Cablegate: Meeting of the Wto Committee On Trade and Development,

R 061635Z NOV 08



E.O. 12958: N/A
OCTOBER 16, 2008

1. SUMMARY: WTO Members held a meeting of the Committee on Trade
and Development (CTD) on October 16, 2008, followed immediately by a
Dedicated Session of the CTD on Regional Trade Agreements (RTAs).
During the regular CTD meeting, the EC and Norway were again
questioned on the implementation of their respective GSP programs by
Brazil, India and Pakistan. A presentation was provided by UNCTAD
concerning the focus of its work on commodities. Discussion of a
proposed transparency mechanism for preferential trade agreements
was reviewed in light of the recent circulation of the proposal by
the proponents as a JOB document. The notification of the Gulf
Cooperation Council Customs Union as an Enabling Clause Agreement
was discussed, with the United States and the EC pressing for this
agreement to be notified under Article XXIV of GATT 1994. In a
dedicated session of the CTD, the United States and the EC posed
follow-up questions to Egypt and Turkey on their Free Trade
Agreement notified under the RTA Transparency Mechanism. END


2. Pakistan, Brazil and India repeated their concerns that the EC
has still not adequately answered their questions, and noted
disappointment that new questions posed at the July CTD were yet to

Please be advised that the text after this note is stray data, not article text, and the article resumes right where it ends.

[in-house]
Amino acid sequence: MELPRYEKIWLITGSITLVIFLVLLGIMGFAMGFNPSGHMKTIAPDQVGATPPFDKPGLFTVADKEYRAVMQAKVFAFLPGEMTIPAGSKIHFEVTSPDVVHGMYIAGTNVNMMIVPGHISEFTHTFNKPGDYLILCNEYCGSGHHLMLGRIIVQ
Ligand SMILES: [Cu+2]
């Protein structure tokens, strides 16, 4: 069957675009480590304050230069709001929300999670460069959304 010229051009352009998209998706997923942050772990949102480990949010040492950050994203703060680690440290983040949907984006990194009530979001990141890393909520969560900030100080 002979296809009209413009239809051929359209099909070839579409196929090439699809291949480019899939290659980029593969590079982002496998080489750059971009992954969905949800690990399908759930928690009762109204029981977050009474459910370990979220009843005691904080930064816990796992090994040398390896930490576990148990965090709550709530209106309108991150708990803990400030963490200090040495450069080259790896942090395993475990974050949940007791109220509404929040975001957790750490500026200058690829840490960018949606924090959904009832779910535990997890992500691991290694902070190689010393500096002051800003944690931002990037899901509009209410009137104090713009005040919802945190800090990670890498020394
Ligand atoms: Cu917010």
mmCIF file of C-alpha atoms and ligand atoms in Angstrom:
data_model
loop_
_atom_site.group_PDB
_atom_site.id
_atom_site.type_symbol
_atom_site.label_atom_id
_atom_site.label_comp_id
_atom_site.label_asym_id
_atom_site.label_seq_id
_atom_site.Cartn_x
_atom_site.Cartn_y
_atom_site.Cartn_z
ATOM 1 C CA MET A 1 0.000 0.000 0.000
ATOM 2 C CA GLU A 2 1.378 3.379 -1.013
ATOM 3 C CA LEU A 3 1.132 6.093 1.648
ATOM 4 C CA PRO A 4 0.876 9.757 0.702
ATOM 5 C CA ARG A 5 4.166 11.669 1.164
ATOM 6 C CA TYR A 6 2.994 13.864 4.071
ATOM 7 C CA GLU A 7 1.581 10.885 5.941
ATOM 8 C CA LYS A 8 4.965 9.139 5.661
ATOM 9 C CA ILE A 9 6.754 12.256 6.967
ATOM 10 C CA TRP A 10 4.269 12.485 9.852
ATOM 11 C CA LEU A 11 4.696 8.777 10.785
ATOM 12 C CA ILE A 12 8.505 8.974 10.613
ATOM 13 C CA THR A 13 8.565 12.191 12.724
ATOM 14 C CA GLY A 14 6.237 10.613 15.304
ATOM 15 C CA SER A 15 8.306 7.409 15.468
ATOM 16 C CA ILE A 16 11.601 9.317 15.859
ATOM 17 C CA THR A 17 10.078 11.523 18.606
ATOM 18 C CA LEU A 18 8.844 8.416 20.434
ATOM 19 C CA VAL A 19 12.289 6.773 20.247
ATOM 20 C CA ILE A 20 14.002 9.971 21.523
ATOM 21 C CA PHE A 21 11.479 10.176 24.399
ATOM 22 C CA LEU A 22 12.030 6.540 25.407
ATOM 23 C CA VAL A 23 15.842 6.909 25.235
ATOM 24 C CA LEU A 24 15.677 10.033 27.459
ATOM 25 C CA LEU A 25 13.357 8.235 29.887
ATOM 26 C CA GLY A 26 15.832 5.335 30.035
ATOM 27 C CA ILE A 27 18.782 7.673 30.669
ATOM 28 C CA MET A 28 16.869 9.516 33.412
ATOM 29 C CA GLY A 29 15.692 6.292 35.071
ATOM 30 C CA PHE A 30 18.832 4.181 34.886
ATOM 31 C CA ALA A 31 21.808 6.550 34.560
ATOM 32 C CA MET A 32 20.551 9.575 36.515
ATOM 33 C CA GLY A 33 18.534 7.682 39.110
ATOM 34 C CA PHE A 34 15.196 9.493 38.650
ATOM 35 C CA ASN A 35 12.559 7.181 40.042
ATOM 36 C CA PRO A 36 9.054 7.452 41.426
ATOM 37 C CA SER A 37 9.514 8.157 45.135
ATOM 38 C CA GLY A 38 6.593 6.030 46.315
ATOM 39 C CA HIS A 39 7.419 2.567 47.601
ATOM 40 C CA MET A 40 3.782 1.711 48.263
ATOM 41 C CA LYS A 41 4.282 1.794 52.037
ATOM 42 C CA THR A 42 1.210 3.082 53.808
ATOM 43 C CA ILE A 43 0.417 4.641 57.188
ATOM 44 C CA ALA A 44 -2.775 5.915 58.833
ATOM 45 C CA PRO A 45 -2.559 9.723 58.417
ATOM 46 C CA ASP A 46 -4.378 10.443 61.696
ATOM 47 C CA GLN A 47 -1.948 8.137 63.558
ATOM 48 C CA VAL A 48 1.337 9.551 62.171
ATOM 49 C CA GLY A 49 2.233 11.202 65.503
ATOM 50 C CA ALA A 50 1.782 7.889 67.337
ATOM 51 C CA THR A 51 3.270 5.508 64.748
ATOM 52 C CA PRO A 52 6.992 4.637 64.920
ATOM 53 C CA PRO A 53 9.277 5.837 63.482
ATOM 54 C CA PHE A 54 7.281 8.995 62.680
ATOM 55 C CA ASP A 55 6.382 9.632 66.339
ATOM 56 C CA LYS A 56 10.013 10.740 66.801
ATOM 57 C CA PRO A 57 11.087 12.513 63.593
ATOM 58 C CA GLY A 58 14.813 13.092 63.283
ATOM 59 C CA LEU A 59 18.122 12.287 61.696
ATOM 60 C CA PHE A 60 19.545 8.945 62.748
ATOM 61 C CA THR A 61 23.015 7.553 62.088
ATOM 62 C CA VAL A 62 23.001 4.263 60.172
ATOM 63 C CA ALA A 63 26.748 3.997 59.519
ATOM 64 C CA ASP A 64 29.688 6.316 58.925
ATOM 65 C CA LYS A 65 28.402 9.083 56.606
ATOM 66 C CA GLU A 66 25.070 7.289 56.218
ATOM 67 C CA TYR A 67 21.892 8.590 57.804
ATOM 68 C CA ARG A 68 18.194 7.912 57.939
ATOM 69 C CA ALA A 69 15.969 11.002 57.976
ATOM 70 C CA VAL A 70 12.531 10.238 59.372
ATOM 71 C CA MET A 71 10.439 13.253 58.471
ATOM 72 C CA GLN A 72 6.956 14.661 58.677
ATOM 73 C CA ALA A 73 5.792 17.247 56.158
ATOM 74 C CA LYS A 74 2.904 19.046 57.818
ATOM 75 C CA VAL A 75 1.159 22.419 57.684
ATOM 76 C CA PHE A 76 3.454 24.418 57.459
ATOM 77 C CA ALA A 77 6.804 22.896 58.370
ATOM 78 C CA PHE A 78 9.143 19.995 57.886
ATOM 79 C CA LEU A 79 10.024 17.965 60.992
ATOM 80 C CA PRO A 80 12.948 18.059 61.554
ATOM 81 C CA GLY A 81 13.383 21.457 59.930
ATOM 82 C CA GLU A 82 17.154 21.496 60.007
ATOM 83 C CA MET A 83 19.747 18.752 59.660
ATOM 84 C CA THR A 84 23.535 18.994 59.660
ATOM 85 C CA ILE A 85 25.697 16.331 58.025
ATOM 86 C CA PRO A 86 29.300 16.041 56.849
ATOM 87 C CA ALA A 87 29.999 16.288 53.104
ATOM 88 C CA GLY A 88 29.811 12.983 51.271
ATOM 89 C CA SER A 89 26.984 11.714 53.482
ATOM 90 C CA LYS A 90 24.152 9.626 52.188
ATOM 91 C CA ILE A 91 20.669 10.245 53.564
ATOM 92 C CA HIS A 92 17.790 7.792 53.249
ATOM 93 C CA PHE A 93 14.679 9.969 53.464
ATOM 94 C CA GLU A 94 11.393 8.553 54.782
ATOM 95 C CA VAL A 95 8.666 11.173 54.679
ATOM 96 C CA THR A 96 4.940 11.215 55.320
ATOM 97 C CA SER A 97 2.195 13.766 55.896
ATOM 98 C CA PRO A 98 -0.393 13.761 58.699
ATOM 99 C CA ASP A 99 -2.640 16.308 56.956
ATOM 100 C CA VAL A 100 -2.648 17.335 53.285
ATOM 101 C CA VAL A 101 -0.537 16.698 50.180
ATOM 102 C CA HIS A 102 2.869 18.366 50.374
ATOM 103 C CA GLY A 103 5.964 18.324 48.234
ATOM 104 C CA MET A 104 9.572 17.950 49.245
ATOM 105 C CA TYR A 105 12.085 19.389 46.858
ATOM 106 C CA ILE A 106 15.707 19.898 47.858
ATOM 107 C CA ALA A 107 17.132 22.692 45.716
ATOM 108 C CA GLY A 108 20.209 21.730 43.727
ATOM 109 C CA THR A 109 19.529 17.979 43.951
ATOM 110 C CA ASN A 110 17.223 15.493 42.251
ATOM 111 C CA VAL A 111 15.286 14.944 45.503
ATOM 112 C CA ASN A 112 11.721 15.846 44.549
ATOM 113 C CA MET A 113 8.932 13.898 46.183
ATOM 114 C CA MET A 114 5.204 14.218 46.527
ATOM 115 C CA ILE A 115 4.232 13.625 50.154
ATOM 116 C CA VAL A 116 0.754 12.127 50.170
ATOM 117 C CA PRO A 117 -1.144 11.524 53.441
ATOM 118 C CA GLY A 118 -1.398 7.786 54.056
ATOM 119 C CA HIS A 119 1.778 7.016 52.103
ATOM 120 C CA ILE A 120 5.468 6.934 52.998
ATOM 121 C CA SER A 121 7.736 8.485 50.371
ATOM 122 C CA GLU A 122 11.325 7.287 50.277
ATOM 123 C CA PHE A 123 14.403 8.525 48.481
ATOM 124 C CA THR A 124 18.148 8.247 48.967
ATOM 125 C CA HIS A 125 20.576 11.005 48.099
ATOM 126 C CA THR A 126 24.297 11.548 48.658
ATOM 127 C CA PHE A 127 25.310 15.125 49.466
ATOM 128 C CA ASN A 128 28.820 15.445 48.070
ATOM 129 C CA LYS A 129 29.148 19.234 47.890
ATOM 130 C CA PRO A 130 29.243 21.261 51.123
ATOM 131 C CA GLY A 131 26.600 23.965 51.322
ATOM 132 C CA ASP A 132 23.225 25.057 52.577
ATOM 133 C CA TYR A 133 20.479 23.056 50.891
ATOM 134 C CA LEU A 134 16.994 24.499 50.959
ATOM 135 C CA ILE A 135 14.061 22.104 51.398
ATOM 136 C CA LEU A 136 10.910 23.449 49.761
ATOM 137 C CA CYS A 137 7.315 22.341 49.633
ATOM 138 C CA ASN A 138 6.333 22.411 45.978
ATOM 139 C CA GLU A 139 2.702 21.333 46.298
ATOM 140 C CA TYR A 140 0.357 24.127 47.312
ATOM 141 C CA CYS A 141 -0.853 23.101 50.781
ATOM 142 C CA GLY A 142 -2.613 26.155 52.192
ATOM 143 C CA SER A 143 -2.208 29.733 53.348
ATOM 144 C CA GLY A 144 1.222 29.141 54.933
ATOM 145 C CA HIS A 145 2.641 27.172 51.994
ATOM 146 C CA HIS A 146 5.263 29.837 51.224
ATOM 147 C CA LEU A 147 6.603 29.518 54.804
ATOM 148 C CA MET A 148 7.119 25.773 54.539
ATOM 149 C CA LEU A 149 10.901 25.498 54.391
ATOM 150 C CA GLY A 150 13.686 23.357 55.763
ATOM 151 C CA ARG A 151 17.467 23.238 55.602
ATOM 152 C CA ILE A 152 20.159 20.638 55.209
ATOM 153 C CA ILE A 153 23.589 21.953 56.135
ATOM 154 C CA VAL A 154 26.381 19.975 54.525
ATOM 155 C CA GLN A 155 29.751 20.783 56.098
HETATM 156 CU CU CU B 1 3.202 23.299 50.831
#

be answered by the EC. Brazil noted that they were still waiting to
review the EC's 2007 data, and once received, they would review the
data to formulate a bilateral request. The EC responded that they
had entered the last quarter of the current 3 year GSP scheme, and
thought that all follow-up concerns had been resolved. The EC
distributed a new fact sheet as a room document at the meeting which
provided internet links to information on its GSP scheme. The EC
added a new element related to good governance to their "GSP Plus
Arrangement", and noted that interested countries needed to apply
for this new scheme. The Chair noted that he would continue
informal consultations and that the issue will stay on the agenda
for the next meeting.


3. Brazil again questioned Norway's new criteria for designating
beneficiary countries for its GSP program, noting that
differentiation should be carefully considered in light of the
Enabling Clause. India noted that there are possible systemic
issues with Norway's GSP scheme, and that they want to see a process
that is objective and does not lead to differentiation. Pakistan
also noted systemic concerns, and asked for further clarification on
why the UN population criterion is a necessary criterion for
beneficiary eligibility. Norway provided additional responses to
Brazil's follow-on questions in a room document (later circulated in
WT/COMTD/65/Add.3). Brazil and India noted that they would review
the new replies and engage with Norway bilaterally and may also want
to review the issue further at the next meeting.


4. Samuel Gayi of UNCTAD's Special Unit on Commodities provided a
presentation on UNCATD's work program on commodities (in accordance
with the Accra Accord). His presentation noted that UNCTAD's
commodities work would be carried out under three pillars: Research
and Analysis, Intergovernmental Process, and Technical Cooperation
(and in coordination with other international and regional actors,
and relevant international commodity bodies). In these three areas,